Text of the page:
“Goodnight, Achika,” Amara said, laughing, and hung up.
Later on, when Maasai called, before telling him about Girl Child Must Triumph Foundation and her obsession with that name, she mused about how silly it was that people invited to their events those whom they thought were popular and would make them look cool, and not necessarily who mattered or would be willing to walk with them through their journey of making the world a better place. Maasai only laughed and said, “It comes with the territory, my dear, it’s not their fault. if they were to invite ordinary people or those who are rich but no one knows of their riches, no one will pay attention to what they are saying, leave alone contributing to their course. So that’s why it’s people like you, blessed with powerful platforms, who have to stand up and advocate for change. So go, and if they ask you to speak, speak. You have my permission.”
She laughed, “I wasn’t asking for your permission, you idiot.”
“But you have it, still.”
She smiled. “I miss you.”
“I miss you, too. And I will be back in a week’s time.” He paused. “I went to see your mum today.”
“You did? How is she? Is Alexis okay?”
“Yes, my brother.”
“Oh, I am embarrassed to say I never knew he is called Alexis.”
“It’s okay, now how are they doing?”
“They are fine. Though your mum says she will appreciate it if you call often. She is worried about you, Amara.”
“You should have told her that I am fine.”
“I did, but are you?”
“Am I what?”
“Are you fine?”
“It could be my imagination but ever since I left, I have been having this feeling that you are not. That I should have waited a little longer before coming to the village.”
“I am okay, Maasai, don’t worry about me. But if you can come back sooner, I will appreciate.”
His words kept her warm that night. It was endearing to know that he was worried about her and that he had visited her home to check on her mother and brother. Before drifting off to sleep, she felt something else other than the pain of losing her father. She felt love. The entire time she had wallowed in misery, it wasn’t just because her father had died, but also about what his death meant. His death had left her, her mother and brother exposed to the cruelty of the world and it was difficult to imagine what would happen when the day would come when they would need his authoritativeness and wisdom, but now she no longer worried about that. At least, not entirely. Maasai was proving he was more than capable of filling his shoes. Because when she called her mother immediately after she was done talking to Maasai, she couldn’t help but notice that her mother’s voice was tingly when she mentioned Maasai’s visit. Her mother’s words, “Maasai’s visit made me feel that we still have someone out there looking out for us,” stuck with her, and it would prove true in the coming days.
She woke up in high spirits. The voices encouraging her to let her house gather dust had disappeared. She started by picking the pairs of bras, blouses and coats lying on the bedroom’s floor and tossing them in the laundry basket, before going for those in the living room. But in the living room, only a few pieces of clothing were on the floor, so she chose to clear the table first. She was about to do the dishes when she noticed someone was standing on her doorstep. She drew the curtain slightly and she was taken aback when she saw Hassan, hands thrust in his jeans pockets. The image of him struggling to breathe under Maasai’s grip replayed in her mind and it took him walking to the window and calling her name for her to snap out of it.
“It’s me, Amara, how are you doing?”
“I am fine. What are you doing here?”
“I had travelled outside the country when I heard about your father. I only came back yesterday evening so I decided to come and offer my condolences.”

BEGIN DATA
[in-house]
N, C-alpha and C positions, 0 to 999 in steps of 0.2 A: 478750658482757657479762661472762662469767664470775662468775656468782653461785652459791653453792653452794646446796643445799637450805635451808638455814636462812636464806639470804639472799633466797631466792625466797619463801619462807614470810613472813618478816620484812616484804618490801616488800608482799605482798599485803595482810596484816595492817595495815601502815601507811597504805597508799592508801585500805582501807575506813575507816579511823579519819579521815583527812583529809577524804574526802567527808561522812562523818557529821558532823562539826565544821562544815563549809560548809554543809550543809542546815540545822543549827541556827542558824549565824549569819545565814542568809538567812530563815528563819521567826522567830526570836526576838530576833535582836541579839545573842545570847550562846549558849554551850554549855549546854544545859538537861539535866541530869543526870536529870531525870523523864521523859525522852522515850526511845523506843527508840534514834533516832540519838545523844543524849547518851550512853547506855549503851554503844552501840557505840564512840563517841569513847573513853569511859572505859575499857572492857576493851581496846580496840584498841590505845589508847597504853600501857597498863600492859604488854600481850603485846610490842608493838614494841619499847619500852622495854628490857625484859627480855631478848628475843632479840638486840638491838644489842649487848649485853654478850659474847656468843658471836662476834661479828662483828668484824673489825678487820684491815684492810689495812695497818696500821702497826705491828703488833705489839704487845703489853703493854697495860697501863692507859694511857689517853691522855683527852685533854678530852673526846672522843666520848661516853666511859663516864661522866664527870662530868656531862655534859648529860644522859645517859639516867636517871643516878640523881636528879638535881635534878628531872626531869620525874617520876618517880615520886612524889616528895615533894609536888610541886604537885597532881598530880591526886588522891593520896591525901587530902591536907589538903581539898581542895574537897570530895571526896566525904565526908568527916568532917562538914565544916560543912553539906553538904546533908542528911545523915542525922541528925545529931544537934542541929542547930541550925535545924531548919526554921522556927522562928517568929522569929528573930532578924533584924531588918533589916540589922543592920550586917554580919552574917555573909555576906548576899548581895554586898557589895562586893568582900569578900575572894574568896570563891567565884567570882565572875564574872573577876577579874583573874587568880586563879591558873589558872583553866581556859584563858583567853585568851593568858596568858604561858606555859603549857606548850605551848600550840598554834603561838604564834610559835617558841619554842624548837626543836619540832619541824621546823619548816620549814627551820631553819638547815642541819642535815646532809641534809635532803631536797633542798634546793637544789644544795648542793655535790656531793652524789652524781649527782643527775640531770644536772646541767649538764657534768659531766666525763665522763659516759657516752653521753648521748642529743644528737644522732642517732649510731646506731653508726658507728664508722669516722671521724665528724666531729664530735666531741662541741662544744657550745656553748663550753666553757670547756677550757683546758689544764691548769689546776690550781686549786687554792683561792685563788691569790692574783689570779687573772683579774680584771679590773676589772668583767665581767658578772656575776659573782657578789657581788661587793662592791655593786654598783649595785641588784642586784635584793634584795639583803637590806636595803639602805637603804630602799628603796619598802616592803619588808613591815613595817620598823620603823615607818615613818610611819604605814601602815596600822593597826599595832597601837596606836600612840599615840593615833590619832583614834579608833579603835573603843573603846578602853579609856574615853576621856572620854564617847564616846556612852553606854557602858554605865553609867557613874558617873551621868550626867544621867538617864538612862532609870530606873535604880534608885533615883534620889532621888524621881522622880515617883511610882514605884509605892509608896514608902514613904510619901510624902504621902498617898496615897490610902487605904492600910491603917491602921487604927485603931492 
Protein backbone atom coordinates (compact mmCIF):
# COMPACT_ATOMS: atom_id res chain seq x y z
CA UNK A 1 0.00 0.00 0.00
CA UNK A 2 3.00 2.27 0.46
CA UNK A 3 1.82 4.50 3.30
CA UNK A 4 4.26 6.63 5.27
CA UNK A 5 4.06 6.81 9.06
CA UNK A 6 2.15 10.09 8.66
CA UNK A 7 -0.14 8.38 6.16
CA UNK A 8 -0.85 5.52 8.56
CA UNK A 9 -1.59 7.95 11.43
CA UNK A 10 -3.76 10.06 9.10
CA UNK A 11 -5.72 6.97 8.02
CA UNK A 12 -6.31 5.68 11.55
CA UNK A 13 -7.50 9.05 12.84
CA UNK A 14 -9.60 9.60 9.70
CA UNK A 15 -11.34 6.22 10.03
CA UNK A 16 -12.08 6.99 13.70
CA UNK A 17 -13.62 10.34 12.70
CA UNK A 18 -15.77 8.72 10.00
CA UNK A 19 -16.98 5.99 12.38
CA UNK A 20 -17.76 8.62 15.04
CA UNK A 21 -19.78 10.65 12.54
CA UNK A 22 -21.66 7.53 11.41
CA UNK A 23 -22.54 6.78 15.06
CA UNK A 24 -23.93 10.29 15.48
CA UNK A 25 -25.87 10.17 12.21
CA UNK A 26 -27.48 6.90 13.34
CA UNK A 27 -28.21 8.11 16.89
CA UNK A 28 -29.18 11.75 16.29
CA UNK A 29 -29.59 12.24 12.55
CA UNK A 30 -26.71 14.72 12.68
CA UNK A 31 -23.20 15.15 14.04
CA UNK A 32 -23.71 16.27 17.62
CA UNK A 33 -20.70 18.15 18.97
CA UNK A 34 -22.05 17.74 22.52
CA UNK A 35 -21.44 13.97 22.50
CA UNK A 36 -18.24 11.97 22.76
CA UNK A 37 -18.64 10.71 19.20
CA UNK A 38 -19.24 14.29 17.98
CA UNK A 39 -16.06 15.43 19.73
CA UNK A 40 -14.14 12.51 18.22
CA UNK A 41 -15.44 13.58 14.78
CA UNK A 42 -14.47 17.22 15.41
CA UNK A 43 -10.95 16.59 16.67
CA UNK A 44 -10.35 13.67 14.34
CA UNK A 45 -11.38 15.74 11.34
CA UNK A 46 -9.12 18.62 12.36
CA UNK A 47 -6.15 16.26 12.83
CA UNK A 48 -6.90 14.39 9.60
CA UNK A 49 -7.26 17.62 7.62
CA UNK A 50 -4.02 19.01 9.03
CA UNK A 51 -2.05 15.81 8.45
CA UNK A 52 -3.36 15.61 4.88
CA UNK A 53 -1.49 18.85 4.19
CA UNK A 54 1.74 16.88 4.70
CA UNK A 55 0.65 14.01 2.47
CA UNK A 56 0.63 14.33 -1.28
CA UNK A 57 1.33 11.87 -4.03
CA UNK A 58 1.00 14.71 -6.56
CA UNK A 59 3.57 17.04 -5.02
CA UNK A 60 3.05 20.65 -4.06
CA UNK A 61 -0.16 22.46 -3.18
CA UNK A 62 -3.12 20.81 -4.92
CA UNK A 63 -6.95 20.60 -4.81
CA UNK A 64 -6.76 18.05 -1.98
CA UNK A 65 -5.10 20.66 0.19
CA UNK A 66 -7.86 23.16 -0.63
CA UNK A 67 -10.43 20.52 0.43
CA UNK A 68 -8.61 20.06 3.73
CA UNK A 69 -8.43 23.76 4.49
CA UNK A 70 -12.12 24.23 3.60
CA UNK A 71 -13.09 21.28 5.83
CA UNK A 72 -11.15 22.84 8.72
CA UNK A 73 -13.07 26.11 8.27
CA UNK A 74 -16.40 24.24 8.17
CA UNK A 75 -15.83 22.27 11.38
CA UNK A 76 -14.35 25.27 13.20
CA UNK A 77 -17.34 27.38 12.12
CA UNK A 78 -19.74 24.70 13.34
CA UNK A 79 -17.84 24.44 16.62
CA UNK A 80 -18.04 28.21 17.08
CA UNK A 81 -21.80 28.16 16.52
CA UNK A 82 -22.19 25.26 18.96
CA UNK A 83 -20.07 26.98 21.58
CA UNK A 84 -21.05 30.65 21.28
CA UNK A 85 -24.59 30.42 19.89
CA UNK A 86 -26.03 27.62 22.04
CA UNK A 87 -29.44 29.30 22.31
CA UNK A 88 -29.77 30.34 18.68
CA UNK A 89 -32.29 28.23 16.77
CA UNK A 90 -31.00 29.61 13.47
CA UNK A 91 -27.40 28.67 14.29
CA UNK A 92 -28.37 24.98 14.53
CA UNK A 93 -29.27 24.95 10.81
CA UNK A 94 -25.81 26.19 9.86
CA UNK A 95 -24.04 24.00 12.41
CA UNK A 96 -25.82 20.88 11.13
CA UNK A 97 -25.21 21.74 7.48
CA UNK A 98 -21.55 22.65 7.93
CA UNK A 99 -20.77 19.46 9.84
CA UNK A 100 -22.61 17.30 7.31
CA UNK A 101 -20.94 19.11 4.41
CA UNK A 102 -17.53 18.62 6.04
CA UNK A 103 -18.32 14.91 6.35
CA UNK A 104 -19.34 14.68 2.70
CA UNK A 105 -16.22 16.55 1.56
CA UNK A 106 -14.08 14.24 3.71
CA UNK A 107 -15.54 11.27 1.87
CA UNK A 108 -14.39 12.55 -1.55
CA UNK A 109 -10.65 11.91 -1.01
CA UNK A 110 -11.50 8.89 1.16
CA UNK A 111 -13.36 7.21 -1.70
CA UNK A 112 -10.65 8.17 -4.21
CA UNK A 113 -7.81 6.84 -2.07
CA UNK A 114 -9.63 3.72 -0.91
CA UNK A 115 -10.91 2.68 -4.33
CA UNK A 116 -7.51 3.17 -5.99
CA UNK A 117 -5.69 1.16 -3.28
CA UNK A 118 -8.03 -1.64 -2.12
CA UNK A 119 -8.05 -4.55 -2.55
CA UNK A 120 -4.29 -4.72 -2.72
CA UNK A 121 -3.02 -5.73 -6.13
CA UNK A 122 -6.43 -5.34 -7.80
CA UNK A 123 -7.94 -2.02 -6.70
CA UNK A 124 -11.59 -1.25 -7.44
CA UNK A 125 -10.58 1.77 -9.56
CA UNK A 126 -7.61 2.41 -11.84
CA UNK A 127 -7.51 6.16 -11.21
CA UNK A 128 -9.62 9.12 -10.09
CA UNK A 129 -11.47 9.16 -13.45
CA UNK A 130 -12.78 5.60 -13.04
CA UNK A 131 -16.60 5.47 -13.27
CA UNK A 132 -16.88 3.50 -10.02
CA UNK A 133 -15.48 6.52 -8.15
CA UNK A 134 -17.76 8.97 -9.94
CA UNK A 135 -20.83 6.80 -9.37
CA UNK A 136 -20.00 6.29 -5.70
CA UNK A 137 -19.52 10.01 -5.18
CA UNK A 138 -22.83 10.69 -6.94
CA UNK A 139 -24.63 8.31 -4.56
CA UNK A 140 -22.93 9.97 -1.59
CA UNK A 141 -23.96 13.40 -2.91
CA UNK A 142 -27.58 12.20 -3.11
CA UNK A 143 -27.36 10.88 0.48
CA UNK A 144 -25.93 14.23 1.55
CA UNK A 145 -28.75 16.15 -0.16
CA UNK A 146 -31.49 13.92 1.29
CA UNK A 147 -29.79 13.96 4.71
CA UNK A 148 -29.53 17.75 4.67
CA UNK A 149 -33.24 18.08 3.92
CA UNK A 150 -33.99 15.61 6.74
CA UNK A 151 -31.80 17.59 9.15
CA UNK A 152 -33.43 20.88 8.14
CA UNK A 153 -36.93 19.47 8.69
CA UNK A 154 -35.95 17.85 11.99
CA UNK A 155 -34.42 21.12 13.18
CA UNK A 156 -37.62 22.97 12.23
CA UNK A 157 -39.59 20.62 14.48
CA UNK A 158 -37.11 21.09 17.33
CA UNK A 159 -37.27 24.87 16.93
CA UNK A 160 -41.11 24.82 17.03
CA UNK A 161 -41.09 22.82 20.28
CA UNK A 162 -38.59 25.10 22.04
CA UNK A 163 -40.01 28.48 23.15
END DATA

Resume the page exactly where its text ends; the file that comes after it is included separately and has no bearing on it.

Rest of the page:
“Uhm, that was thoughtful of you,” she said, “Let me come around and open the door for you.”
“No, that won’t be necessary. I know things aren’t exactly okay between us so it will be okay if I don’t come in.”
“Come on, was it your plan to offer your condolences at the door and leave?”
“Was it a bad idea?”
“You are coming in,” she said and went to open the door for him.
When he walked in, she noticed the bewilderment in his eyes and she offered an explanation to what she imagined were the questions running in his head. “The days have been tough, so don’t worry about the mess before you.”
“I understand. Do you need help?”
“No, I will be okay.”
“But now that I am here, I help you clean up. Or is Maasai in?”
“No, he isn’t, but—”
“But he won’t appreciate my coming here.”
She grinned and pointed him to the couch. He sat.
She went into the bedroom where she called Maasai and told him that Hassan was around to offer his condolences and that she was telling him so he doesn’t get mad when he finds out any other way. “It’s okay, but are you sure he is not using that as an excuse to see you?”
“Whatever it is, he is here.”
“If he touches you, remind him that my offer to send him to the cemetery still stands.”
“He won’t touch me because I won’t let him.”
With that out of the way, Amara asked Hassan if his offer to help still stood and when he said yes, she led him to the kitchen. Hassan did the dishes as she washed clothes. He finished before her and immediately embarked on cleaning the house, drawing the curtains and opening windows. The scent of washing powder reeked in the air and when they were done, the house sighed with bliss.
She prepared lunch; ugali, beef stew and greens. Amara did not touch the greens and joked that she was still too young to worry about healthy living.
“How is Anita?” she asked.
“She is doing fine.” He said before looking up, “What of Maasai?”
“He is okay. He has been gone for two weeks now.”
“I am sorry I put you in trouble the last time,” he said.
“We put each other in trouble. In fact, You are the one who almost got killed!”
“But I am still alive. If I were in his shoes, I would have reacted the same way.”
“I swear. But look, henceforth I will respect your relationship with him and I will keep my distance. I am hoping that one day Maasai and I will be friends again.”
The prospect of Hassan and Maasai being friends again excited her. She yearned to know how they were like when they weren’t competing or trying to kill each other. Given how Maasai hated Hassan, Amara assumed their friendship back then was solid for it was only the best of friends that could make for worst of enemies. But knowing Maasai, he would hang himself first, before accepting Hassan’s friendship offer.